I admire Paine's unrelenting efforts as a so-called public intellectual - "an unconnected social critic" who embraced a "thinking kind of life, and of course, a writing kind of life." Woods seems to praise this quality as well; he inquires as to why Paine never harbored the reputable title of "founding father", in spite of his great influence to the ideas behind the American Revolution. These ideas include "breathtaking vision, a humble respect for ordinary folk, and a sober recognition of the complexity of human affairs" and a strict condemnation of the monarchy. It is clear that these assertions are indicative of American sentiment during pre-Revolutionary times. With the publication of Common Sense, these ideas that were lucidly explained made Paine famous. Yet, just as he was successful in maintaining an uncompromising ideology, he ceaselessly defied the "gentlemanly" nature of the Founding Fathers. Additionally, he had radical religious views that disillusioned the "Enlightened" common people. During this time, his unconventional character made him unpopular; however, I believe that his radical ideals contributed much to the revolutionary cause, and despite him being a "disinterested citizen of the world" rather than patriotically "American", he deserves to be recognized more than what is granted of him. Prior to this article, I was aware of "Common Sense", but as for Paine himself, I do not know much especially in relation to Jefferson and Franklin. As for his story applying to modern politics, I think that Paine's downfall was his public image, which is something extremely relevant to modern American political culture. The media still castigates "lying, drunken, brutal infidels" (as Paine was called), in spite of how intellectual and influential they may be. Though it is important to note that we are probably more lenient in what is considered scandalous in this day and age.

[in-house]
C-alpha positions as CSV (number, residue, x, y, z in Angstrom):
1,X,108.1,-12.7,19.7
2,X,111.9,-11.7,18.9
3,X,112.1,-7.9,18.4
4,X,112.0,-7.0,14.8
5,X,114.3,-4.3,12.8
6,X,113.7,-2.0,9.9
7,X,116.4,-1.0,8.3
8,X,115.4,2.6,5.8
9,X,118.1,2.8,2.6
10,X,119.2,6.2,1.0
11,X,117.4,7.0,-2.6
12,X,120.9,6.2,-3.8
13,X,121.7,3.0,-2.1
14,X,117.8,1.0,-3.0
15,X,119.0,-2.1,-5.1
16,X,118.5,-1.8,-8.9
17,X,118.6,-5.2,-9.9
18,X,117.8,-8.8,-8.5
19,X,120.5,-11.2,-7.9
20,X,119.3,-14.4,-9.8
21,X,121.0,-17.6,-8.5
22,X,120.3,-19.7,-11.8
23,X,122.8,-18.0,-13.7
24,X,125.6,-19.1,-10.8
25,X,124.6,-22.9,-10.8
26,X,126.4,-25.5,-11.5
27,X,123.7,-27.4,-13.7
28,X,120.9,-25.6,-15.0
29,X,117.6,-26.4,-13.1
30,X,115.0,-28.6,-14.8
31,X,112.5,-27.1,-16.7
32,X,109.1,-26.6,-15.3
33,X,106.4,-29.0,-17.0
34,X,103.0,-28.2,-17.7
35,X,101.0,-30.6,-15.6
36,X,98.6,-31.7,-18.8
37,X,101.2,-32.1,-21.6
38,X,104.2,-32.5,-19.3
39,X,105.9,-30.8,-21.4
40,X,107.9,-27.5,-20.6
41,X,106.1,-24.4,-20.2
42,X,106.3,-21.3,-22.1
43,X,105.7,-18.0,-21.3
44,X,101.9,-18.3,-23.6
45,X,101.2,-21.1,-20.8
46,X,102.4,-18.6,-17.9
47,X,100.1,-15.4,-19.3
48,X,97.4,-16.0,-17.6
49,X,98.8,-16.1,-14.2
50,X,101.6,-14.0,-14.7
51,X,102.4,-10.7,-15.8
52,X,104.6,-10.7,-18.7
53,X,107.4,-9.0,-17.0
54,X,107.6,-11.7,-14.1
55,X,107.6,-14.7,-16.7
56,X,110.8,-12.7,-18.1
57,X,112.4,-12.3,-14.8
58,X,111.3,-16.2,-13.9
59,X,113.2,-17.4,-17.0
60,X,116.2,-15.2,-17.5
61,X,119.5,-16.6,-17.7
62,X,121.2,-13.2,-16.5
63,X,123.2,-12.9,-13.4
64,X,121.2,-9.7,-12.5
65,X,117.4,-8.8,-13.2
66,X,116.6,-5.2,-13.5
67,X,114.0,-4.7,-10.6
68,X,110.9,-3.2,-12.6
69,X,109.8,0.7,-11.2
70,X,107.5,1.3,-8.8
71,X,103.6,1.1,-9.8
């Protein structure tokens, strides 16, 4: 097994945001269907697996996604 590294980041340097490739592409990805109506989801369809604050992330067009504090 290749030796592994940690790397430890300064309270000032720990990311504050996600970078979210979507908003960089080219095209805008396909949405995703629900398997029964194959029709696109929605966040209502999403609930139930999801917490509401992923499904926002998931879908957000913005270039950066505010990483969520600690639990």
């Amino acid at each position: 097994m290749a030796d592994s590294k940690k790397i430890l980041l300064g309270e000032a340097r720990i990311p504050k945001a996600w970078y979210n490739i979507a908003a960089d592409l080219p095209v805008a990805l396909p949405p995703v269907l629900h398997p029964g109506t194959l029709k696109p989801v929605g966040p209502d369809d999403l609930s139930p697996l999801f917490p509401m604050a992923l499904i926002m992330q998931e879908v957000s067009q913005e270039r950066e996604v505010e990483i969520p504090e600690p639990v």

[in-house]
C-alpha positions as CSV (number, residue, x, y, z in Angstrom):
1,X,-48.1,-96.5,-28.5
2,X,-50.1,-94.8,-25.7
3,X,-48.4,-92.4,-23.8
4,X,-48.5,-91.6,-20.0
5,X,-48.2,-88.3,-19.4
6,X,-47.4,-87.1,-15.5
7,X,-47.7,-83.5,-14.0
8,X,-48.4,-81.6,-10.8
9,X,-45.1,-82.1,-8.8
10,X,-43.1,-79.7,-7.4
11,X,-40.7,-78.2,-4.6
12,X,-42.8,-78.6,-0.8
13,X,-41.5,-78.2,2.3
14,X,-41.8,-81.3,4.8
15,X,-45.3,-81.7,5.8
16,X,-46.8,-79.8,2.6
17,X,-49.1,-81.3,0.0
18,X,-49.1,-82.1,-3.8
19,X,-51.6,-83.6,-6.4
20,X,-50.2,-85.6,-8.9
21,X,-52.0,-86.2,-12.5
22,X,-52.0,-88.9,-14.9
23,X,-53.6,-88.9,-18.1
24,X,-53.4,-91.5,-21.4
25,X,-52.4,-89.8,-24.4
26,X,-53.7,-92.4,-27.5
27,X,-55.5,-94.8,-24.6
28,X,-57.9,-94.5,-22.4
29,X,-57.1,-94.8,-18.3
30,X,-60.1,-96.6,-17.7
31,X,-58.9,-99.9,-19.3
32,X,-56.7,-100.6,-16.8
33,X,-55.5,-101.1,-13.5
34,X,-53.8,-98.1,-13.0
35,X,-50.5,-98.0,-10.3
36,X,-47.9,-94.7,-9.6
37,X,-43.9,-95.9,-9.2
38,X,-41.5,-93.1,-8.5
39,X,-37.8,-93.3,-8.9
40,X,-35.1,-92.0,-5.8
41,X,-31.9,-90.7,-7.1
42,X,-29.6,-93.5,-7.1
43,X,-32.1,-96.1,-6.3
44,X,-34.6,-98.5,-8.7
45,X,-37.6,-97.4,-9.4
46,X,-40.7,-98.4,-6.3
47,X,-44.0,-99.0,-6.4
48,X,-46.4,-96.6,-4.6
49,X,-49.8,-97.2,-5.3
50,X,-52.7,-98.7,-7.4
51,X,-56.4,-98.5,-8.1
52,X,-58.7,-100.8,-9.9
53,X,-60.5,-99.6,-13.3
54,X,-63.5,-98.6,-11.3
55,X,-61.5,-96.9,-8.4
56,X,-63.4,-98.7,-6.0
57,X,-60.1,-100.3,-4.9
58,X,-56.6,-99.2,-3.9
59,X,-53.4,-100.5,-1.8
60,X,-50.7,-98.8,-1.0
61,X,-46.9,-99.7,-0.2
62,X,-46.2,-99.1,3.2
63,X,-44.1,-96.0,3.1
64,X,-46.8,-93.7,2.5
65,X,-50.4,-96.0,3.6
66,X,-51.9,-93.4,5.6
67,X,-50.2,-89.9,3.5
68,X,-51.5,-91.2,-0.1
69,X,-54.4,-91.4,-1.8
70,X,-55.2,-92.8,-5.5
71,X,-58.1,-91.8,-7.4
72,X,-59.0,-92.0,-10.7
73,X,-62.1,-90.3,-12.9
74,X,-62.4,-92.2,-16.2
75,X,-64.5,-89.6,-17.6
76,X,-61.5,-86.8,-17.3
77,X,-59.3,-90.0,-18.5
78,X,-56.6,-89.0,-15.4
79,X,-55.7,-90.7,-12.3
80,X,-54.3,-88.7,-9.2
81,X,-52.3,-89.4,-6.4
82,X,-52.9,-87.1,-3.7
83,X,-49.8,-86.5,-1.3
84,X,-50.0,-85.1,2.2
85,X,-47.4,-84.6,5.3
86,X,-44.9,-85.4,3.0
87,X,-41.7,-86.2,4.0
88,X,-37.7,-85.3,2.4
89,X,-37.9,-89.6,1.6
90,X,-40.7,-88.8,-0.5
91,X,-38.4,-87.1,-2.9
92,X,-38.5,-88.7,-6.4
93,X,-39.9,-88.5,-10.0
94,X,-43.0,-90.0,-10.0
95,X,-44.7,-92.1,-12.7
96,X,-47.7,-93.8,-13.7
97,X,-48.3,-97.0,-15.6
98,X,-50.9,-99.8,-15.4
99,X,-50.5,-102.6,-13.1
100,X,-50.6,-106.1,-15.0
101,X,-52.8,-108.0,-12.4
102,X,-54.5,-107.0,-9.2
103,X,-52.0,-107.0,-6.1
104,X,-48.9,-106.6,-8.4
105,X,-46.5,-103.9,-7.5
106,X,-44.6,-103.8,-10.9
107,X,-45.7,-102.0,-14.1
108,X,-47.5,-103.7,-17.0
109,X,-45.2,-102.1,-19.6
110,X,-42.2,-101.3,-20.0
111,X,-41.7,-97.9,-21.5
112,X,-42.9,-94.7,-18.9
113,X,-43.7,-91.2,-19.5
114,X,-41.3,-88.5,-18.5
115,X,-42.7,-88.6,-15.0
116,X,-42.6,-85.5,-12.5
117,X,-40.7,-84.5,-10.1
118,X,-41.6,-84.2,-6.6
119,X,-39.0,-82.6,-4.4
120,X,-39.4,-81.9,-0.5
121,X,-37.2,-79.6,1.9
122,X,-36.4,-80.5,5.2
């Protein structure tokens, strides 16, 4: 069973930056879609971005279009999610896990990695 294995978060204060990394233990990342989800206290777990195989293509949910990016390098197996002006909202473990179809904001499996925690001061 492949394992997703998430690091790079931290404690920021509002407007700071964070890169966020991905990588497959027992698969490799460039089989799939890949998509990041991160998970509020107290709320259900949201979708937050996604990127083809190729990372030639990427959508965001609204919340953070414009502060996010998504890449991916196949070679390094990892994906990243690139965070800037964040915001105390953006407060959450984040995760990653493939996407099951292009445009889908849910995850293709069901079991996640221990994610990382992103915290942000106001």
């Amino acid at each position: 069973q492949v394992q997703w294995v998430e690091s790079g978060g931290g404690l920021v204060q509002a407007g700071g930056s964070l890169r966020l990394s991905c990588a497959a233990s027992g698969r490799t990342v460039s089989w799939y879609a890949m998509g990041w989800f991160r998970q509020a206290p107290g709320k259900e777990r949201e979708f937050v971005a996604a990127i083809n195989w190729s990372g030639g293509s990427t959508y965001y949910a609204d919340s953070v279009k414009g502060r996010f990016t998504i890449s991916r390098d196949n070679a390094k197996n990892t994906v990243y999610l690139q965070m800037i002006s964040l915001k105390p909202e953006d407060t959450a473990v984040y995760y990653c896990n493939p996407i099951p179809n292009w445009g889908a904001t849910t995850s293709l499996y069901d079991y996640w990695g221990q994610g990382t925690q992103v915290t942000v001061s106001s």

[Last edited Dec 16, 2012 22:44:03]